Chaucers View

Topics: The Canterbury Tales, The Reeve's Tale, Geoffrey Chaucer Pages: 6 (2367 words) Published: April 22, 2013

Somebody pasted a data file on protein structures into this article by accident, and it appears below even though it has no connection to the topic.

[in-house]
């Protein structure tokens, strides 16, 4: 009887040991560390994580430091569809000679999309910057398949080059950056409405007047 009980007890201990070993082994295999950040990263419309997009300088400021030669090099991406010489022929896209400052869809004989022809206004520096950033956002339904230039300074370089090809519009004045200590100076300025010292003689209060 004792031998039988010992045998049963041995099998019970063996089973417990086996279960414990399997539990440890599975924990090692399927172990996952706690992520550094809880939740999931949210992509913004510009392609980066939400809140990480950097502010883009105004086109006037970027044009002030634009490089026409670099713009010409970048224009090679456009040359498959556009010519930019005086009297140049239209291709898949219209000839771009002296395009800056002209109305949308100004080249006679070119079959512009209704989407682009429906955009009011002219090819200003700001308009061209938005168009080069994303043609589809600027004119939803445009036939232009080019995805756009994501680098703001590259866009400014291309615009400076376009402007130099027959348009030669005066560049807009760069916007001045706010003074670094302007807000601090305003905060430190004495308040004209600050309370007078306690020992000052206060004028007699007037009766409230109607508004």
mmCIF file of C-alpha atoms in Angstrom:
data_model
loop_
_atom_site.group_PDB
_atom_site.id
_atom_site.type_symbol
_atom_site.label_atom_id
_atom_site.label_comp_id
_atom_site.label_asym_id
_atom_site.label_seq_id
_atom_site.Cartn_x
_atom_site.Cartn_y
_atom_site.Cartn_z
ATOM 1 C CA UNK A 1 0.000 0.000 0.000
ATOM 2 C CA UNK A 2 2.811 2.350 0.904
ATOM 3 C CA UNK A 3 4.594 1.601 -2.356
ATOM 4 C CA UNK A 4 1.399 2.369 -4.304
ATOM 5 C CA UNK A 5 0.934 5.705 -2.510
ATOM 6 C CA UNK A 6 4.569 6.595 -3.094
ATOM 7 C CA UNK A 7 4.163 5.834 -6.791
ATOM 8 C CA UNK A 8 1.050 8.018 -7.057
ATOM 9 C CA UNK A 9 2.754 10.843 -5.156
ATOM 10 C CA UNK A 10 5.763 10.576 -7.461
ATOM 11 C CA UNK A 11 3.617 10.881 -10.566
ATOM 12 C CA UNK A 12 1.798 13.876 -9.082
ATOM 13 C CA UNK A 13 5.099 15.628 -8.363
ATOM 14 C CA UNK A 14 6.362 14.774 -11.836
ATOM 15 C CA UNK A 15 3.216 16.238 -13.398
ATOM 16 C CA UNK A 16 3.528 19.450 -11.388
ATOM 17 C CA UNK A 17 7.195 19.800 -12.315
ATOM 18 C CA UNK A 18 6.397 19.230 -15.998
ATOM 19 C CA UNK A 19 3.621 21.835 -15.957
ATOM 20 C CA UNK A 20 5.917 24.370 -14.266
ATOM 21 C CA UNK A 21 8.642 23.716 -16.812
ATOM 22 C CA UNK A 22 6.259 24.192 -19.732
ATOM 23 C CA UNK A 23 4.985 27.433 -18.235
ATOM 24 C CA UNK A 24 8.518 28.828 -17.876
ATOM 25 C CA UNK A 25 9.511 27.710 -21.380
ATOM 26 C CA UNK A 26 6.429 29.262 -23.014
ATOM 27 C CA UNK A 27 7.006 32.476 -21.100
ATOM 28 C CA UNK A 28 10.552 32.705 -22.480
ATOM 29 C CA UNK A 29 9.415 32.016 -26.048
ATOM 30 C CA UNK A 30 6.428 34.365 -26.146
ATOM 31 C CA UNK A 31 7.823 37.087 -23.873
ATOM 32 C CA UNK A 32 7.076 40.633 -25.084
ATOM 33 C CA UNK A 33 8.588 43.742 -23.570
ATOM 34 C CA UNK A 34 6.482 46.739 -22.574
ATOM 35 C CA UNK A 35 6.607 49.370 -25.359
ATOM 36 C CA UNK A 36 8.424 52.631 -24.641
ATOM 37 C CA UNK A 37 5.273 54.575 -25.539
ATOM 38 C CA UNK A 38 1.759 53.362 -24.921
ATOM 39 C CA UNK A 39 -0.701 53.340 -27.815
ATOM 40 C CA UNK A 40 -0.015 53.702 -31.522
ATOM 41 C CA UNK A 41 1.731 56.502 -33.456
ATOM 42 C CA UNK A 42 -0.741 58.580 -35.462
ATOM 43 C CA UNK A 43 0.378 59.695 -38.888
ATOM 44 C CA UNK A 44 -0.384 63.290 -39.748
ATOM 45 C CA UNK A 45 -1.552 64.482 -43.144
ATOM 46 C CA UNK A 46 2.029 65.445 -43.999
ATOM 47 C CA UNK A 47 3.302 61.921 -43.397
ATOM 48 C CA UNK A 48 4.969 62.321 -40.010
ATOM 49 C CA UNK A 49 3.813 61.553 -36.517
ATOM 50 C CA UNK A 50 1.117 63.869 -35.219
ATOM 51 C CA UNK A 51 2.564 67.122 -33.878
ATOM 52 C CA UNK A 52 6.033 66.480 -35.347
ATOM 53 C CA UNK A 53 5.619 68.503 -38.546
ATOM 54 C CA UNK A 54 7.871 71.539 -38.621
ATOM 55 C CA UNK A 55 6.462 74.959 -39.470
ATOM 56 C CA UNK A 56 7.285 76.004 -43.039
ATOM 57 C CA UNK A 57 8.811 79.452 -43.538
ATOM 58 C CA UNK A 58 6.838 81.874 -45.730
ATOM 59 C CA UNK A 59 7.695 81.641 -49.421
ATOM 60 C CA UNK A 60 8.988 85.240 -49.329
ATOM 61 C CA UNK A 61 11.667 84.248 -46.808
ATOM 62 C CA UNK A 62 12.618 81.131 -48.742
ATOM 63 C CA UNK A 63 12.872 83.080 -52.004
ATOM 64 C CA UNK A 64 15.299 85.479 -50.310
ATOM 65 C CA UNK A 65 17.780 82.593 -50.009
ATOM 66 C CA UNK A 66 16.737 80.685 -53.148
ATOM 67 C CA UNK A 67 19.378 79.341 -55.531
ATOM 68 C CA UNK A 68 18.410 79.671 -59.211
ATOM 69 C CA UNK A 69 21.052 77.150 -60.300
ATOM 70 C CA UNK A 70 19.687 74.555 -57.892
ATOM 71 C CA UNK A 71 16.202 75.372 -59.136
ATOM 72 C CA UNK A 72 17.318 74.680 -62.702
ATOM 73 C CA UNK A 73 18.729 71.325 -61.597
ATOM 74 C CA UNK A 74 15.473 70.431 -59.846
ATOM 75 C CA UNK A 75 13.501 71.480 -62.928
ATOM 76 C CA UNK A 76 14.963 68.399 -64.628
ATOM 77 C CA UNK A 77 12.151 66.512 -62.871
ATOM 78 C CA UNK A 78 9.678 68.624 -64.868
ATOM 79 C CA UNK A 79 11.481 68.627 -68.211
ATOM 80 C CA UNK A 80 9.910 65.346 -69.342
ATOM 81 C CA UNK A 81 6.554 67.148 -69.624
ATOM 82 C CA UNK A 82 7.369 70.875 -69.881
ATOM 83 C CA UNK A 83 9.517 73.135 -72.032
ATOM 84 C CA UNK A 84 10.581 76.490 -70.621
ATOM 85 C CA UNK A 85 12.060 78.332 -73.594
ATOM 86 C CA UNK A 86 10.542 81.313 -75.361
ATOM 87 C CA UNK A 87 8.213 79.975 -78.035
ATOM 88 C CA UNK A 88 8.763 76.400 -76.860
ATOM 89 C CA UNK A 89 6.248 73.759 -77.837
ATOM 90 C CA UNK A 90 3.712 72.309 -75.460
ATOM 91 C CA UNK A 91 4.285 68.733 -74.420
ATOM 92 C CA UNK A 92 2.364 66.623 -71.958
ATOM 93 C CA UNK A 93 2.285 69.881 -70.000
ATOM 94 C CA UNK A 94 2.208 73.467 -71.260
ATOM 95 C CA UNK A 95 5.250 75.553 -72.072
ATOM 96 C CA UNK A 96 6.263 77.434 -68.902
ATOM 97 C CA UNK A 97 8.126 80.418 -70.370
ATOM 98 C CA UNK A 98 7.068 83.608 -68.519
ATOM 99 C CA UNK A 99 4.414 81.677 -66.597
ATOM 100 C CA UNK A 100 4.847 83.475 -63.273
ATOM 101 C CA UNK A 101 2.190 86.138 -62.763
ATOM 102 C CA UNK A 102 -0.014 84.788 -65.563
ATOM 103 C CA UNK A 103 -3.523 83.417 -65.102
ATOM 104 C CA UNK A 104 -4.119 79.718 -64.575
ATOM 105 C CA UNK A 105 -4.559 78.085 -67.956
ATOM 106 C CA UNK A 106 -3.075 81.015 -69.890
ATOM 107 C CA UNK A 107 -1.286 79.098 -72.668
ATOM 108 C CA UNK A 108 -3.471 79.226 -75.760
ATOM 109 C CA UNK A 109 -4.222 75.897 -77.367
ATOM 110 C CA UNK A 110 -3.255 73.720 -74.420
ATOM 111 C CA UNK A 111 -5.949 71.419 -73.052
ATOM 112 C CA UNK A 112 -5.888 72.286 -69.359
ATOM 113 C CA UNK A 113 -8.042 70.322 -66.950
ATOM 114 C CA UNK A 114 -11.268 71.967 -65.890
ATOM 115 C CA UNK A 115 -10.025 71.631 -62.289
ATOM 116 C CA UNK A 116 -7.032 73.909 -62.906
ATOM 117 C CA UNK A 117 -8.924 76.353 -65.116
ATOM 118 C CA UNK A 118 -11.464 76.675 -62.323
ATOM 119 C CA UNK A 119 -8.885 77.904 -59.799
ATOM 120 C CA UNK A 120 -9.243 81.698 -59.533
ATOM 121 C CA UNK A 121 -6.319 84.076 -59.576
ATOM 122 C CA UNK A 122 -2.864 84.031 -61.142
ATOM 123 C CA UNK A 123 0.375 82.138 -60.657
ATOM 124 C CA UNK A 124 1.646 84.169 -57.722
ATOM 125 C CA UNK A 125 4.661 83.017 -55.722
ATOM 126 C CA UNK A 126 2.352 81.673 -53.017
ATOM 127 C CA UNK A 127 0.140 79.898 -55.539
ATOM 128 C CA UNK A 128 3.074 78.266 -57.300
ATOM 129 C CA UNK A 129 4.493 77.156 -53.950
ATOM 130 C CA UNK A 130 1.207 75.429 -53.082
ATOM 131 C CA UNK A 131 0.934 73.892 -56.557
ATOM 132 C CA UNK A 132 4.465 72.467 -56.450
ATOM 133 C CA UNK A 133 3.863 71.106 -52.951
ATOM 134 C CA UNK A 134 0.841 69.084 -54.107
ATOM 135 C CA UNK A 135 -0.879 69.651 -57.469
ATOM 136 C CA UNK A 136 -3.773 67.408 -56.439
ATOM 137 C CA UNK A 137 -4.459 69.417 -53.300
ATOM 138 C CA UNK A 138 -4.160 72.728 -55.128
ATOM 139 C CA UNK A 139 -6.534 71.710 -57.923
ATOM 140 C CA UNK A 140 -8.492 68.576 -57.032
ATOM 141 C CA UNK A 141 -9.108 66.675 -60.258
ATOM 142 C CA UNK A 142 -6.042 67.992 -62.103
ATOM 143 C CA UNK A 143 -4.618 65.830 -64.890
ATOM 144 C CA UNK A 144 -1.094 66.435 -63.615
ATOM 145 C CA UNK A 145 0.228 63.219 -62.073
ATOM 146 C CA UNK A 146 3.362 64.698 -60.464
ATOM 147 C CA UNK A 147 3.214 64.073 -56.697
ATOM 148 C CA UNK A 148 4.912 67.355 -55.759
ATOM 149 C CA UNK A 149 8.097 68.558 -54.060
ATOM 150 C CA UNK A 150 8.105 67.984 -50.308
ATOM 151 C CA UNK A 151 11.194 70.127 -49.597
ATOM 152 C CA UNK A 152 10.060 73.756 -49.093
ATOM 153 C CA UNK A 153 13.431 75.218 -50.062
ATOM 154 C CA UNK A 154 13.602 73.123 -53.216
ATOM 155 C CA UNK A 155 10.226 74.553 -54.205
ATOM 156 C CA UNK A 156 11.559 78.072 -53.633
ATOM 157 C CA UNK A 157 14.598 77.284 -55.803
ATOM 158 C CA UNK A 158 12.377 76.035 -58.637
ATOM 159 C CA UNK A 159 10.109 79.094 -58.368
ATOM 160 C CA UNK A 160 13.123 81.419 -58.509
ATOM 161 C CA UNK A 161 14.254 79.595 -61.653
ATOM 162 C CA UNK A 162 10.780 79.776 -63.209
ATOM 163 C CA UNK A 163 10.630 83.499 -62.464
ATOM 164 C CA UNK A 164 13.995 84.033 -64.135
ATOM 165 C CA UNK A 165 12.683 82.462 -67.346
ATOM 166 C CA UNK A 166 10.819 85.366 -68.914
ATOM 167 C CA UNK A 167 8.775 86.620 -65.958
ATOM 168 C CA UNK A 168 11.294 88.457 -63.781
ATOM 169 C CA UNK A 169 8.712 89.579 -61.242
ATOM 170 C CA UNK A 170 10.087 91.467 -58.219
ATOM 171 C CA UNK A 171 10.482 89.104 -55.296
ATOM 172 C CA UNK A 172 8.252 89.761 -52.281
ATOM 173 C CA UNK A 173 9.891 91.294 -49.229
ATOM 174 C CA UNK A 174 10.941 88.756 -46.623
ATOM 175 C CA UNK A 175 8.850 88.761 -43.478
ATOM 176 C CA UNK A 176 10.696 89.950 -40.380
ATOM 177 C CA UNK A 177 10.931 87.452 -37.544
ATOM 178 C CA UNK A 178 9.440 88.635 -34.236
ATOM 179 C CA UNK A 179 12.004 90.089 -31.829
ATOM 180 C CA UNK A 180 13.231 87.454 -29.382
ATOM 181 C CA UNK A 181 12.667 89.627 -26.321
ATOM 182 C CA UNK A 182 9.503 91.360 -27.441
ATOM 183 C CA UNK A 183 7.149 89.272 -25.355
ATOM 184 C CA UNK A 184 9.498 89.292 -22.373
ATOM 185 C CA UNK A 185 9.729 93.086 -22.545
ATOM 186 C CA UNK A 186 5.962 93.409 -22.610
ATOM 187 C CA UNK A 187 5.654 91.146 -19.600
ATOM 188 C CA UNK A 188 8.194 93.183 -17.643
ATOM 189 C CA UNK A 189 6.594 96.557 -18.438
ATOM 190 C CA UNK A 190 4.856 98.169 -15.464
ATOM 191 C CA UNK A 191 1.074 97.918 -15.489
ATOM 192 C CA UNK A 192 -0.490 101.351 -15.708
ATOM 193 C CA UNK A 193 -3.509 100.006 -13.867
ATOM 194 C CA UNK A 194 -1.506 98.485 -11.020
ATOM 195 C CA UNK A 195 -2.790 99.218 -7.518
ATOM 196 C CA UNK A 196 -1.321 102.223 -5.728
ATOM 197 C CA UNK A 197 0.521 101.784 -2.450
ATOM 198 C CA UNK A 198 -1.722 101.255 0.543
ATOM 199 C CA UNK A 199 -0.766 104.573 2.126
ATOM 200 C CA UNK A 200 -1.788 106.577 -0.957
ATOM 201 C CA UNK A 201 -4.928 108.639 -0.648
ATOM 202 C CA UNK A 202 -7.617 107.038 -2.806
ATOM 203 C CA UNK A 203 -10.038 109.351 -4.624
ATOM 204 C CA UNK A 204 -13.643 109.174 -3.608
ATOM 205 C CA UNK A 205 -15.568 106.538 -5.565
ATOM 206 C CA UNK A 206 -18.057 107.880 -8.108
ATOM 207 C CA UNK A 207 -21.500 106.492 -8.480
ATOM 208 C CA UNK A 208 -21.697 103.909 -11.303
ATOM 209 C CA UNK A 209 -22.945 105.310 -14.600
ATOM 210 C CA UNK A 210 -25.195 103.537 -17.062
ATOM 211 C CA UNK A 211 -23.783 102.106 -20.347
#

It is said that Geoffrey Chaucer was one of the greatest English writers of all times. With Chaucer's straight forward personality, it is not shocking that he would express his arguments or beliefs through his work. One main points he made apparent in his writing was corruption going on in the Catholic Church During Chaucer's time, indulgences were of great controversy and Chaucer, along with many other people, were against them. He took this time to voice his feelings about the situation and wrote one of his most famous works; The Canterbury Tales. The Canterbury Tales is a series of tales, told by pilgrims on their journey to the shrine of Saint Becket. Many thought that Chaucer was simply telling a story, but little did people know he was criticizing the Catholic Church. Chaucer wrote The Canterbury Tales in order to preach a sermon against the Seven Deadly Sins due to its corruption in the Catholic Church. Within The Canterbury Tales, Chaucer uses the tales of certain characters to symbolize the Seven Deadly Sins and corruption. “The fabliau, as it took new form under Chaucer's compelling interest in characterization, brought him up against problems of mortality that were to become basic in the developed Canterbury Tales” (Owen 226). He uses tales such as The Knight's Tale, The Miller's Tale, The Pardoner's Tale, The Reeve's Tale, and The Parson's Tale which was a sermon itself. Notice he uses characters such as the pardoner and parson; members of the clergy to show that sinning was taking place in a holy place like the Catholic Church. Chaucer makes sure that he displays all the Seven Deadly Sins in his tales and some tales represent more than one of the sins. The Seven Deadly Sins consist of Lust, Gluttony, Avarice, Sloth, Anger, Jealousy, and Pride. According to New Advent, Lust is the inordinate craving for, or indulgence of, the carnal pleasure which is experienced in the human organs of generation. Sloth is said to be the disinclination to labor or exertion. Gluttony means excessive indulgence. Avarice is the inordinate loves for riches. Anger is defined as the desire of vengeance. Jealousy is a sorrow which one entertains at another's well-being because of their view that one's own excellence is in consequence lessened. Lastly, Pride is the excessive love of one's own excellence (Delany). Everyone of these sins are used in the following tales. One of the first tales in The Canterbury Tales to symbolize the Seven Deadly Sins was The Knight's Tale. In The Knight's Tale, Duke Theseus of Athens, is on his way home from attacking Scythia. While he was there, he wins over a wife and what now is a sister-in-law; Emily. Along the way, Theseus runs into a group of crying women. They beg Theseus to take revenge on Creon, the King of Thebes, because he refuses to bury their husbands. The oldest women stated “Their bodies were dragged out onto the plain into a heap, and there, as we have learnt, they neither may have burial nor be burnt, but he makes dogs devour them, in scorn” (28). Theseus decides to fight Creon, and beats him. After winning against Creon, he takes two of his men; Palamon and Arcite to be servants for his castle. The servants are thrown in the tower to work without ransom. Over time, they both fall in love with Emily after watching her through the tower window. One day Arcite is let go, but with the promise of never returning. Arcite is envious of Palamon being able to see Emily everyday. On the other hand, Palamon was envious of Arcite being able to form an army to get Emily back. Arcite comes back in disguise and Palamon escapes, they run into one another and decide to fight over Emily. Arcite wins the battle, but with complications that caused death. Emily ends up marrying Palamon in the end, “That is called matrimony, also marriage, by counsel of the Duke and all his peerage. And thus with every bliss and melody Palamon was espoused to Emily” (86). The sins associated with this tale are Lust, Anger,...
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